The drowning man replied, “No thank you, God will save me.” The man in the paddle boat shrugged, and paddled away.

The drowning man did indeed drown, and when he reached heaven, he asked God “Why didn’t you save me?”

God replied “I gave you three boats. What more did you want?”

bullying my bully

This post from Pure O Canuck inspired me to post this excerpt from my novel.

There were new magazines on the table beside me but the same display of brochures.  I skipped the
pamphlet about CBT, feeling I knew more about it than I wanted, and chose one labeled “Narrative Therapy.”  I had intended just to skim it, to amuse myself as I waited, but the heading on the inside flap caught my attention.  “The person is not the problem,” it boldly claimed.  “The problem is the problem.”

The brochure shared how narrative therapy assumes that stories shape a person’s identity and has an emphasis on externalizing the problem.  “Name the problem—allow it to have its own identity—so that you can assess and evaluate its presence and ultimately choose your relationship to it.”  I thought briefly about Ellen’s story and the scene she’d written the other night about tricking the wizard into revealing his name.  Name something and steal its power.

On the back of the pamphlet was a photo of a young lady with thin white-blonde hair, and beneath her photograph, there was a quotation: “When I started thinking of my anorexia as separate from myself, the real healing began.  I named my problem Ed (for ‘eating disorder’), and I continually reminded myself that Ed was a liar and started to take back control.”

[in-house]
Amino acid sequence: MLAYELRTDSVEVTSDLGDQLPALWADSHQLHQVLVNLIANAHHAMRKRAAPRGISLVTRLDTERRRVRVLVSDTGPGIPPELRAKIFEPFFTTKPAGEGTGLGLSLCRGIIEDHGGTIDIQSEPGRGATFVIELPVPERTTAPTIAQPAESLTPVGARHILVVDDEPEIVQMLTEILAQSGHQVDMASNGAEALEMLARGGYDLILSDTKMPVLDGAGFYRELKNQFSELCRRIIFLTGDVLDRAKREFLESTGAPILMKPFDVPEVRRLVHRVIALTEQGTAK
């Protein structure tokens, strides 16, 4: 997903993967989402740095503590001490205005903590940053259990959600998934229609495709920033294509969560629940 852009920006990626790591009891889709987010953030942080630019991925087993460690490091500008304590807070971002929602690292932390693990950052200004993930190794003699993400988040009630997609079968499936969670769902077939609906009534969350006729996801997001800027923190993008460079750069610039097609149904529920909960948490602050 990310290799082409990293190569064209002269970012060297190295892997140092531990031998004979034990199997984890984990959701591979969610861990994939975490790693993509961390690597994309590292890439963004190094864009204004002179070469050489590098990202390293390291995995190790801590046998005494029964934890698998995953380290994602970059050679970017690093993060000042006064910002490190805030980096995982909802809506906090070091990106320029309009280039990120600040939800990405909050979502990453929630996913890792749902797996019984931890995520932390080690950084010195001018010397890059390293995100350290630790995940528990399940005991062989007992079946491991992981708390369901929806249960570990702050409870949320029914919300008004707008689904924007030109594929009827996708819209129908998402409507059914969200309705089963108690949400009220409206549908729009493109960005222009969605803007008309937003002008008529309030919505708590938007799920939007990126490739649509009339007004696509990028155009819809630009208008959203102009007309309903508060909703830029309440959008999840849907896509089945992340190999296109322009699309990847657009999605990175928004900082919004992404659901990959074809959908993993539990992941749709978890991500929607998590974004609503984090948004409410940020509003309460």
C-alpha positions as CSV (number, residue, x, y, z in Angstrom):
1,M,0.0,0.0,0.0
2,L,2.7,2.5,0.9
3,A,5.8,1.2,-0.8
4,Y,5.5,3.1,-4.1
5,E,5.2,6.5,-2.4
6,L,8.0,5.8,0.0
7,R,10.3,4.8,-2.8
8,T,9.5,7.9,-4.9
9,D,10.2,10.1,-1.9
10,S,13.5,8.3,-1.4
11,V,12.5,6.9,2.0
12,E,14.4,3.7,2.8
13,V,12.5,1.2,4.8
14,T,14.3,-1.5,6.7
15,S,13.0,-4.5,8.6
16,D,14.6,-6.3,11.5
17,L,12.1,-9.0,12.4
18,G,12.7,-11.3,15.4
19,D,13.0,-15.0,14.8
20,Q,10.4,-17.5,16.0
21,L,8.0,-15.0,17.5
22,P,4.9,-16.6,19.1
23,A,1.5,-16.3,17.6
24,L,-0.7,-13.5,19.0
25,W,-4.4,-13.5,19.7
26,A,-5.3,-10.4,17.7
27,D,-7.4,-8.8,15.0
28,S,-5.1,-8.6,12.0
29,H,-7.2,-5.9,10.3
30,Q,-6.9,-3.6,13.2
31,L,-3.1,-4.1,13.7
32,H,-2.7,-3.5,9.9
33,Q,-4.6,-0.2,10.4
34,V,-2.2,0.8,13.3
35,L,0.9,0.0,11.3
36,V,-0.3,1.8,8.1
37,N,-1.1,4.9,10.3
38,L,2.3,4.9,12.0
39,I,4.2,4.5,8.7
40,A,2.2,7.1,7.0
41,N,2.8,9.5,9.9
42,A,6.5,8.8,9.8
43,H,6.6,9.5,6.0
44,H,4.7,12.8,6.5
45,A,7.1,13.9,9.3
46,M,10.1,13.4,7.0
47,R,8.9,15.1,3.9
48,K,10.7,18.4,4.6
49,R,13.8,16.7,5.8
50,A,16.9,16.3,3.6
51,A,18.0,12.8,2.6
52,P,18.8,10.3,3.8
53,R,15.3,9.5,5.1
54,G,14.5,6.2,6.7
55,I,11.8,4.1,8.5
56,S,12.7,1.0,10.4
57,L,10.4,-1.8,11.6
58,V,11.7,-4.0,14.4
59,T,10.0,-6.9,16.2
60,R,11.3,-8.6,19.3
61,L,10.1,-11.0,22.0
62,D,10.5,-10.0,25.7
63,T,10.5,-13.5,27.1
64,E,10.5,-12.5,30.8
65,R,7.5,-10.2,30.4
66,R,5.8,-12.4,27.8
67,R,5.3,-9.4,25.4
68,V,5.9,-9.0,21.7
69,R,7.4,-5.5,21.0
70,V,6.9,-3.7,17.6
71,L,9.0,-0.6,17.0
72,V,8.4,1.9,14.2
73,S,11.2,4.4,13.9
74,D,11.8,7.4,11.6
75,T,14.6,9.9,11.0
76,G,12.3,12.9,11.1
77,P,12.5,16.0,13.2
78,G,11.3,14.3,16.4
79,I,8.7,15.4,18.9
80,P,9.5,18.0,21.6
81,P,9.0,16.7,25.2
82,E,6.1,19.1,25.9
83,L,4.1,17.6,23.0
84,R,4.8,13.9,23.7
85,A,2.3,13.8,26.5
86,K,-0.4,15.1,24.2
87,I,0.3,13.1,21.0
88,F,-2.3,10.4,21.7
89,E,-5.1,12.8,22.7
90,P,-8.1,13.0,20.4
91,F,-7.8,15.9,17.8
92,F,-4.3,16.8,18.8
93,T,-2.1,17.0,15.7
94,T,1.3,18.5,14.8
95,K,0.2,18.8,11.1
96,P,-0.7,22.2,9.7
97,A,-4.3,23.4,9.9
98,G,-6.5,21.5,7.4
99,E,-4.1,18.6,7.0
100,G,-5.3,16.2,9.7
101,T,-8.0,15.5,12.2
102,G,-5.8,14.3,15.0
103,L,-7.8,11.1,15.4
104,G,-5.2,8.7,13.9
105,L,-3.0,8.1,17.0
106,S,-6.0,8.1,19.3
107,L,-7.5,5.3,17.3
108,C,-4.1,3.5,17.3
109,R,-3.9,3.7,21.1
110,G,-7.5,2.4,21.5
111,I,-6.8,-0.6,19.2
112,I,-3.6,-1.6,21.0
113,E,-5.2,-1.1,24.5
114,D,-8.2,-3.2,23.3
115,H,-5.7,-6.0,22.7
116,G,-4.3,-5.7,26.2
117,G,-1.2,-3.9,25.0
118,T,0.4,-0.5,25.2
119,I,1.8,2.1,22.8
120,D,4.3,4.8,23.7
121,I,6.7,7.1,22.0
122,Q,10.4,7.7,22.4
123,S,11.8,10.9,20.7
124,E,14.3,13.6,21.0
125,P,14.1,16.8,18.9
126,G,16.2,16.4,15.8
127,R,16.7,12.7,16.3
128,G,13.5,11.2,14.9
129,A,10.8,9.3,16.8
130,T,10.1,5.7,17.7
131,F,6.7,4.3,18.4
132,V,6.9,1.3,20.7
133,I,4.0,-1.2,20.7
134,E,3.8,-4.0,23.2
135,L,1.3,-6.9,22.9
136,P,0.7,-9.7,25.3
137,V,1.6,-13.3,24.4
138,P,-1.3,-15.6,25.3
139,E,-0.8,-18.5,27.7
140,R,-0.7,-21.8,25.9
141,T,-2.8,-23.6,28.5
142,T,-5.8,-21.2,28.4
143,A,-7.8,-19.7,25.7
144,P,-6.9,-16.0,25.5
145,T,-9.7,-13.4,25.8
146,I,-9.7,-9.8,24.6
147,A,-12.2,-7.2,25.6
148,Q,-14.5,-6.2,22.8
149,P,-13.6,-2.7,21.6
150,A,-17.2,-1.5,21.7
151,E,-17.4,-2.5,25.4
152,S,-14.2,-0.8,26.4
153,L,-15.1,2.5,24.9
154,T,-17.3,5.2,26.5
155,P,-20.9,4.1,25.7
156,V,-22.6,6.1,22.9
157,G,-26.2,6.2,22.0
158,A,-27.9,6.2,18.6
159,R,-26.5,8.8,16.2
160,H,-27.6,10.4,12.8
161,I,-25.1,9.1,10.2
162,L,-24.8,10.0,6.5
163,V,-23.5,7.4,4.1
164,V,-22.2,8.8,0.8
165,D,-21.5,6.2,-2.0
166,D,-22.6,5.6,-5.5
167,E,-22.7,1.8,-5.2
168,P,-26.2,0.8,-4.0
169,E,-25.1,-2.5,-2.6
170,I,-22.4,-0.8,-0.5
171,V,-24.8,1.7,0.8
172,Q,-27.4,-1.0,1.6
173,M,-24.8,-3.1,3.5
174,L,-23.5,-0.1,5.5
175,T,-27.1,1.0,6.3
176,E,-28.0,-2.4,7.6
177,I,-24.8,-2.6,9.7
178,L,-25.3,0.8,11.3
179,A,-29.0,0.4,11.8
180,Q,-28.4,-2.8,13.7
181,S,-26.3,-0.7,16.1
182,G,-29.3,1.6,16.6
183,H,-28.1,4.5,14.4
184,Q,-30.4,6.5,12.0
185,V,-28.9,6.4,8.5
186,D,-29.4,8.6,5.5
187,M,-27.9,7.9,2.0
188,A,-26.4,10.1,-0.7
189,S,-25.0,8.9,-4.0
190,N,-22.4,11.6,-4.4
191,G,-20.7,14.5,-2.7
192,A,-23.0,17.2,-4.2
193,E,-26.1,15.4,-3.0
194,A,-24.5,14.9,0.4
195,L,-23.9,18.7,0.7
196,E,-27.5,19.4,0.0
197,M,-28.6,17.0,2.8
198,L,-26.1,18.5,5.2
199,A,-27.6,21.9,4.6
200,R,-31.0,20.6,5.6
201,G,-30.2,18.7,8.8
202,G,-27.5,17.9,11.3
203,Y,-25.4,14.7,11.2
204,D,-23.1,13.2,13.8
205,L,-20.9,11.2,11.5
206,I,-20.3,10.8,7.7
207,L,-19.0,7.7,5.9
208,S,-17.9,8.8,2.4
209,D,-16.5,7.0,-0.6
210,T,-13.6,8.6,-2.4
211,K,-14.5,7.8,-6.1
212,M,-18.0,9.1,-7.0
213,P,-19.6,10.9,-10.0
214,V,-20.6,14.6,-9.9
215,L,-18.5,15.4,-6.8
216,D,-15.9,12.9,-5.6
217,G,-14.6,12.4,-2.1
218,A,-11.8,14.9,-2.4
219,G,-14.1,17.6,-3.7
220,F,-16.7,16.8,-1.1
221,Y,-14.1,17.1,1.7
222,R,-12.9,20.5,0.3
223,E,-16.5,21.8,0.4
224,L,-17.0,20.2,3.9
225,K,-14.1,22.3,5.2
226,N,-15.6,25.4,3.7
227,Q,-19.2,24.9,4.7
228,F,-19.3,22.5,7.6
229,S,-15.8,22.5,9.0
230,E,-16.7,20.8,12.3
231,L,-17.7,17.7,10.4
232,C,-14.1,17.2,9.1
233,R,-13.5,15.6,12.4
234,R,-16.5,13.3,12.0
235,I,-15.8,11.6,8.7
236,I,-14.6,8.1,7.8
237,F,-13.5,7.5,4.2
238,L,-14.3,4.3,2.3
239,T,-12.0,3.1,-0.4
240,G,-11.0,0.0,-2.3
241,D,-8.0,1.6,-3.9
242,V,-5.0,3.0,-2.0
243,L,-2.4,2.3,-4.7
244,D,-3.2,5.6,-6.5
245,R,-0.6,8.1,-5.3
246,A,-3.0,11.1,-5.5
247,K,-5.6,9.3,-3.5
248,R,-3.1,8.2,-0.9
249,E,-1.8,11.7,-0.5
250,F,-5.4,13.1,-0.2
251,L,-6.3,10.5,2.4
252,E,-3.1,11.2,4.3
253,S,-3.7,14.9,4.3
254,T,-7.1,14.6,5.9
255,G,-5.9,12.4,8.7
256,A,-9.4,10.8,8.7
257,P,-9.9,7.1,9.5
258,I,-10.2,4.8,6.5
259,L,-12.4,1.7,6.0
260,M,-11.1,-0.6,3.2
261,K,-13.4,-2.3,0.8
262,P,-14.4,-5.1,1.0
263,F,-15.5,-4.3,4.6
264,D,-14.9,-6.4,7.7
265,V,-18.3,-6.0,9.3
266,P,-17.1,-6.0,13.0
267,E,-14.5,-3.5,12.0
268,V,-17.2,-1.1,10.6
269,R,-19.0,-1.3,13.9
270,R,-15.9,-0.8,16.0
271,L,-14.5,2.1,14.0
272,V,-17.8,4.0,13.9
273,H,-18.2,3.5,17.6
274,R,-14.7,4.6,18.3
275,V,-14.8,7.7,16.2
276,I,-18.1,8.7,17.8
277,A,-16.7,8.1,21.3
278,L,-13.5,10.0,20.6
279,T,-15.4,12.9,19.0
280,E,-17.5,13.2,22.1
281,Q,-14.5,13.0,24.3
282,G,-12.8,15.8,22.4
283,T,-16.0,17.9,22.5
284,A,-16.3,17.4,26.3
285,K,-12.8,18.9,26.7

It all resonated with me.  In fact, it was exactly what I had been doing this last week—employing
Dr. Foster’s strategy, making observations: I am the messenger.  OCD has the message.  We are
not the same. 
“The person is not the
problem; the problem is the problem.”

“Neely,” said that familiar accent, and I looked up to see Dr. Lee, nodding at me before tearing down the hall like a shot.  I tucked the pamphlet in my purse and made my way, alone, down the hallway to his office.  I knew the next words before he spoke them, and I mouthed them along with him: “Come in.  Close door please.”

            This time he decided to reduce the Prozac, dropping me from thirty milligrams to twenty. 
He typed it into his computer and murmured, “Looking good … looking good …” as he did so.  Dr. Lee swiveled his chair to look at me.  “As we lower your dosages, you’ll have to double your behavioral therapy efforts.  You will do okay though.  This is good.  We reduce medicine side of things.  We are almost there with meds, agreed?”

“Agreed.”

“Almost there,” he said again, looking at me as if my potential were dancing atop my head like a little flame.

 

I noticed the brochure when I searched through my purse for my keys.  I sat in the driver’s seat of
my car, looking at it, re-reading it, thinking about it.  “Name the problem—allow it to have its own
identity—so that you can assess and evaluate its presence and ultimately choose your relationship to it.”  I didn’t know if Dr. Foster would approve, but as I turned the key in the ignition, I imagined my OCD as a little black dot sitting on the passenger’s seat beside me. 

It was the size of a large fist, perfectly round, and it had attitude.  Even sitting in the passenger’s seat, I could feel the way it tried to masquerade as my smarter, oppressive friend.  Its condescending